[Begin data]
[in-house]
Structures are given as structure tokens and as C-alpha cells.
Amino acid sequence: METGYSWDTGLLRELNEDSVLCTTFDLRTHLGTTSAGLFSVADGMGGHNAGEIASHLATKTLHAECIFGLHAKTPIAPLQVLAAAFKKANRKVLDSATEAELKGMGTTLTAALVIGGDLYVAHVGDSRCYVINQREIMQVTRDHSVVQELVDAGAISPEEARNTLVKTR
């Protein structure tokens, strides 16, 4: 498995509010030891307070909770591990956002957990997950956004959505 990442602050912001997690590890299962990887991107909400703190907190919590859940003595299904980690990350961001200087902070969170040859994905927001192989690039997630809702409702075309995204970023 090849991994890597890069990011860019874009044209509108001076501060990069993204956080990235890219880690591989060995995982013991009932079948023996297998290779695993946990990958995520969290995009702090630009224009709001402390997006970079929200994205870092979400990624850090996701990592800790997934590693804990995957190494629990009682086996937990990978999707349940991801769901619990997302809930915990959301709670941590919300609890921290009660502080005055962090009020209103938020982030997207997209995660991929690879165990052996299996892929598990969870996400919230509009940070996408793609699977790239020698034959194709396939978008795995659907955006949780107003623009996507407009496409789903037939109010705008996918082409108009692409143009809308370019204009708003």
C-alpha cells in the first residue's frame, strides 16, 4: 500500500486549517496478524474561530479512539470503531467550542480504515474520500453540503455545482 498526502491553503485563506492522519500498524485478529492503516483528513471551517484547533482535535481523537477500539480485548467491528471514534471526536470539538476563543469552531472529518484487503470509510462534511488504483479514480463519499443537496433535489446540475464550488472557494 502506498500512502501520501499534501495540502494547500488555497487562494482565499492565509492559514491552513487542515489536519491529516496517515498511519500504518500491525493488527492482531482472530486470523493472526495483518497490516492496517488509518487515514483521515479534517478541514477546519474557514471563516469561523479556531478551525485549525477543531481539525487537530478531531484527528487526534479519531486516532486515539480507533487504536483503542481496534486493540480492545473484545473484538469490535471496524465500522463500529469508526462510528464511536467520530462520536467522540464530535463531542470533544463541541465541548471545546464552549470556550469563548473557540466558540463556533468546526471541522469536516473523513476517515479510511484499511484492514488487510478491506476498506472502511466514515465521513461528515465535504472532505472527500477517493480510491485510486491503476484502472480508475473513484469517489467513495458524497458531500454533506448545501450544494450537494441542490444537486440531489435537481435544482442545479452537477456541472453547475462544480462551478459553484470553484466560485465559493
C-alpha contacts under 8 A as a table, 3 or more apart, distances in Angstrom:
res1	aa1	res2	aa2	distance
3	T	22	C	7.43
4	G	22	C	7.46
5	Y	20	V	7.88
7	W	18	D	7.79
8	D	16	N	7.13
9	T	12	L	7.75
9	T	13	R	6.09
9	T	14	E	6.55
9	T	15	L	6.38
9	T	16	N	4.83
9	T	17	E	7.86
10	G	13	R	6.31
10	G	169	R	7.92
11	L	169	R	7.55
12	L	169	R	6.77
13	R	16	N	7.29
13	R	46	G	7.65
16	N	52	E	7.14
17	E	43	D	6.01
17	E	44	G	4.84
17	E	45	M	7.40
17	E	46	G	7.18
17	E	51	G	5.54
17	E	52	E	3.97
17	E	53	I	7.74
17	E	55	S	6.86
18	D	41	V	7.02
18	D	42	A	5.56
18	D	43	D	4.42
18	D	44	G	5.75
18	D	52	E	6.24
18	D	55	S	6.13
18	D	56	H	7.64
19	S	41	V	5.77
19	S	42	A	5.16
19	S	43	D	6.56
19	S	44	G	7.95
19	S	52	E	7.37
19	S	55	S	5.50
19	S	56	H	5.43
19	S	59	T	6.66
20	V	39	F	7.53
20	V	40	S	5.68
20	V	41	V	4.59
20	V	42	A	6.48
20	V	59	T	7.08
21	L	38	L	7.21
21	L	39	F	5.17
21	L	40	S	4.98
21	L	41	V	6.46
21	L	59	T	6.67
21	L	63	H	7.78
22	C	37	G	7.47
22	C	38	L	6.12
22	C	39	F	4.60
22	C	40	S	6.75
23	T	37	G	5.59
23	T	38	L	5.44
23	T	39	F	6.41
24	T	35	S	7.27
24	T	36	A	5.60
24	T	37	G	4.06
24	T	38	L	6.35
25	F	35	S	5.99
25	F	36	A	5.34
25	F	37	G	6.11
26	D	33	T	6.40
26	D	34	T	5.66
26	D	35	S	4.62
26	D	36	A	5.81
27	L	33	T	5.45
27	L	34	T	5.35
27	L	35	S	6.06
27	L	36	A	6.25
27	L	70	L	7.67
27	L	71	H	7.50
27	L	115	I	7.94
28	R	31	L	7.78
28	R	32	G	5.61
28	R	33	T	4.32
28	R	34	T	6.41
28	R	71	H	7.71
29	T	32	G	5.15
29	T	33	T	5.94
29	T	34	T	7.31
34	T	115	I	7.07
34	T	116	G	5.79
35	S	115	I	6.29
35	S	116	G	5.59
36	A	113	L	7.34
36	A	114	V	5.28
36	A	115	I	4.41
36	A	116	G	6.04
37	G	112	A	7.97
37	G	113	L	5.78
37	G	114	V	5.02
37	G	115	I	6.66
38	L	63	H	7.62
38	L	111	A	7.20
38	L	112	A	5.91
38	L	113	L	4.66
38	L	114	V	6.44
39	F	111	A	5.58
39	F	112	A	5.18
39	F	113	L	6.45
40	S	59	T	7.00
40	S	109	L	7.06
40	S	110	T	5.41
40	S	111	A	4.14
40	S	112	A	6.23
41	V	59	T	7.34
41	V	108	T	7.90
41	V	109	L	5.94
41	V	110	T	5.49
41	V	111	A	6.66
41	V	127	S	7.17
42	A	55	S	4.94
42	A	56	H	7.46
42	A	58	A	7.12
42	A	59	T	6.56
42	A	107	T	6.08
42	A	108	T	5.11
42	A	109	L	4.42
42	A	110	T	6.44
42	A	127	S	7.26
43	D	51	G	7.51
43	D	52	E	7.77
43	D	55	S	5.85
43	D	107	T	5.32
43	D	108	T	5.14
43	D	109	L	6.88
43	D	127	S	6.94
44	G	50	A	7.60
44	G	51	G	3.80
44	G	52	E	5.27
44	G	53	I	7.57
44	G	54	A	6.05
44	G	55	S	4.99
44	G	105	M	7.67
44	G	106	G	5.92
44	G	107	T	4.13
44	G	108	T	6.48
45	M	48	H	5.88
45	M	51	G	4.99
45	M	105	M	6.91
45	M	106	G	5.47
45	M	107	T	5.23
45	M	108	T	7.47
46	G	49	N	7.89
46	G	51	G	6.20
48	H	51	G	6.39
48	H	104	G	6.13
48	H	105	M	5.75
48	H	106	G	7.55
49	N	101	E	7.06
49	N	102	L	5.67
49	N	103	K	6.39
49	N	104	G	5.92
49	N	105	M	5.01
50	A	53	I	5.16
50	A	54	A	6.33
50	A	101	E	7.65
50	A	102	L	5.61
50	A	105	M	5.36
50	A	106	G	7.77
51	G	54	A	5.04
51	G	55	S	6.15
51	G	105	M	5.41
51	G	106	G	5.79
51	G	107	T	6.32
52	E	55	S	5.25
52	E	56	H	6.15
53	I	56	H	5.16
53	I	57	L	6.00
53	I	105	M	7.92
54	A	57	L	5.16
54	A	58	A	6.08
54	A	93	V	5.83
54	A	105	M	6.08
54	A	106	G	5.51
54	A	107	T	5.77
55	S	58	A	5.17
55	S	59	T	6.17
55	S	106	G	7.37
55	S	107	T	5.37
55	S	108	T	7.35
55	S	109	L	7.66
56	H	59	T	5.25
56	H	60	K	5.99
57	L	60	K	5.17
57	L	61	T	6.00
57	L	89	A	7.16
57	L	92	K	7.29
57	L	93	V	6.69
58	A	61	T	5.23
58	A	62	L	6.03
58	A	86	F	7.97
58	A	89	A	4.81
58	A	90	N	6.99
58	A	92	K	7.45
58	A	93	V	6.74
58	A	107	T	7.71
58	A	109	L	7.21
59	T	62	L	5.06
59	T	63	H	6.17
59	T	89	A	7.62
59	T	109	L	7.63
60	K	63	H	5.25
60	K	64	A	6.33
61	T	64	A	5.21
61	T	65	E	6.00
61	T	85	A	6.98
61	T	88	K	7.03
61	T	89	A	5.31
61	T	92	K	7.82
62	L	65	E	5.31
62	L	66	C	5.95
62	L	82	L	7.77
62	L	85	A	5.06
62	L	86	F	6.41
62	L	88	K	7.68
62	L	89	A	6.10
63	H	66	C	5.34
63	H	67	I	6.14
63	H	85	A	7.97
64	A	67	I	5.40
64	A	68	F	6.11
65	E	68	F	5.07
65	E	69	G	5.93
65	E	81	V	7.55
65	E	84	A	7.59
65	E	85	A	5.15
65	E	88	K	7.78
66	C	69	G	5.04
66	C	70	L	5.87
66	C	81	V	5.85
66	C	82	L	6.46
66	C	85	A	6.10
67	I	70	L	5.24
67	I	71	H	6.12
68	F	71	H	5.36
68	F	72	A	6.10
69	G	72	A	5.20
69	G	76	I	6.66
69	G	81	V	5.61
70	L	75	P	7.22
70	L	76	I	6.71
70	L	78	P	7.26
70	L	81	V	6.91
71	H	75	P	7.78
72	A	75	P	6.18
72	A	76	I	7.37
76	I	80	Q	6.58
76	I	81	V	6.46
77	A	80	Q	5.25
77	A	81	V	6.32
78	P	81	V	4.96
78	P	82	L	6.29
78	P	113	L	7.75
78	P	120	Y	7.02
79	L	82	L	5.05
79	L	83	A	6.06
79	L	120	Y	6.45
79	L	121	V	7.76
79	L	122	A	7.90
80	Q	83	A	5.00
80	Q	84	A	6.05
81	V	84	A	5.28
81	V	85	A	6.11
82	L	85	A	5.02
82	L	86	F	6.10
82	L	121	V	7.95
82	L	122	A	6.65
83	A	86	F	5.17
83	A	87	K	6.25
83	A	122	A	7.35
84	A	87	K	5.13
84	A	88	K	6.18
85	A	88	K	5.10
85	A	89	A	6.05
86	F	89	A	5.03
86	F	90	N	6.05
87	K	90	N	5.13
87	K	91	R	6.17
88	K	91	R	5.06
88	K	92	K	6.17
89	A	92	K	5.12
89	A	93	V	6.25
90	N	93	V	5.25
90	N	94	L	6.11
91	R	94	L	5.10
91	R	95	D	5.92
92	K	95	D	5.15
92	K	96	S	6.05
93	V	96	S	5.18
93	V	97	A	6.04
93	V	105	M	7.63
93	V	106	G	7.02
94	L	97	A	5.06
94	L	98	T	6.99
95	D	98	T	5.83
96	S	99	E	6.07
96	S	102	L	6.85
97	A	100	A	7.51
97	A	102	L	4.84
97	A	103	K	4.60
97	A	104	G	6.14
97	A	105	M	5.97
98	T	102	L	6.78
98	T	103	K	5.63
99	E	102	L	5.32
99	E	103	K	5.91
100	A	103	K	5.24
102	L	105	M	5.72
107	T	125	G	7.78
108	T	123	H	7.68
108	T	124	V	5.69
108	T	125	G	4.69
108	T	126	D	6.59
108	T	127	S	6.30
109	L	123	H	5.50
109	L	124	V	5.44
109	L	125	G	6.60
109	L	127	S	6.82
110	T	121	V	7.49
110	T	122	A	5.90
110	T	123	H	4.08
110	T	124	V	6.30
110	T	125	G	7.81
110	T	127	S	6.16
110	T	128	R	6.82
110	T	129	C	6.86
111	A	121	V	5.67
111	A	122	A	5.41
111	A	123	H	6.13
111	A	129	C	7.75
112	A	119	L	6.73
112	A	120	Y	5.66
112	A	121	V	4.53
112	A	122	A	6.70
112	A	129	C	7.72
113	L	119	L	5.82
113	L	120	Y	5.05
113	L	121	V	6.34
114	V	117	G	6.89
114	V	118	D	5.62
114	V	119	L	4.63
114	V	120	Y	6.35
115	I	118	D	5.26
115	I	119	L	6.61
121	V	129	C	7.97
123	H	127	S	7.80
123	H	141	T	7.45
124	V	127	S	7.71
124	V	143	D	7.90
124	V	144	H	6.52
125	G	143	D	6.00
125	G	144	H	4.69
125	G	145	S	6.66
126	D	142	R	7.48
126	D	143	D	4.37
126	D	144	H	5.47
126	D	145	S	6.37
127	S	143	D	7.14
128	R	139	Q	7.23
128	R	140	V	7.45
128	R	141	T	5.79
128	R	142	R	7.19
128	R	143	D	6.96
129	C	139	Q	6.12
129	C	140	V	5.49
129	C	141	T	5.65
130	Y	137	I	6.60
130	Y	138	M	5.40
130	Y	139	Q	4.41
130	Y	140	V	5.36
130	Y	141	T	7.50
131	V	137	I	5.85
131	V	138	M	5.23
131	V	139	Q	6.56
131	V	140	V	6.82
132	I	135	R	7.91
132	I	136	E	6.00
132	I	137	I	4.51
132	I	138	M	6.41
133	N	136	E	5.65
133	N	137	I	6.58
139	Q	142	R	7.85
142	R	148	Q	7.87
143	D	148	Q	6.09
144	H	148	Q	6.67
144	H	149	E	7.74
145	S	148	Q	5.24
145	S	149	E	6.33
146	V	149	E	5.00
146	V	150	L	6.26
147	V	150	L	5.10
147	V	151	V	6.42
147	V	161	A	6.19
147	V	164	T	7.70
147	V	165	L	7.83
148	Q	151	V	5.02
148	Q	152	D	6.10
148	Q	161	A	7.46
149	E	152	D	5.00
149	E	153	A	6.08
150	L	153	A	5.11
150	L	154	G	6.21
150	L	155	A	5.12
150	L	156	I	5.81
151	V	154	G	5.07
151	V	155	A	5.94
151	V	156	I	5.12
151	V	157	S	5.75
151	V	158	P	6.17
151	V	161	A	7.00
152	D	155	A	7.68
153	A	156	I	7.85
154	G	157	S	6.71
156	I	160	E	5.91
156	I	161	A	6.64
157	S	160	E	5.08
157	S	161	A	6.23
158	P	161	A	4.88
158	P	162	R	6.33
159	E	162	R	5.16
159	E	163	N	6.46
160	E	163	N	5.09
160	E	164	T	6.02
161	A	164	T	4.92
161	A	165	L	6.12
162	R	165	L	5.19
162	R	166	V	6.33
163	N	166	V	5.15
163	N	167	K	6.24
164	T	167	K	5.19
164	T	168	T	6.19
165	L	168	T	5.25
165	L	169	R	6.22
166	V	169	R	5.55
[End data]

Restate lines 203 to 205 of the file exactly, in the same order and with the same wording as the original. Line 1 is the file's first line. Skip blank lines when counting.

58	A	62	L	6.03
58	A	86	F	7.97
58	A	89	A	4.81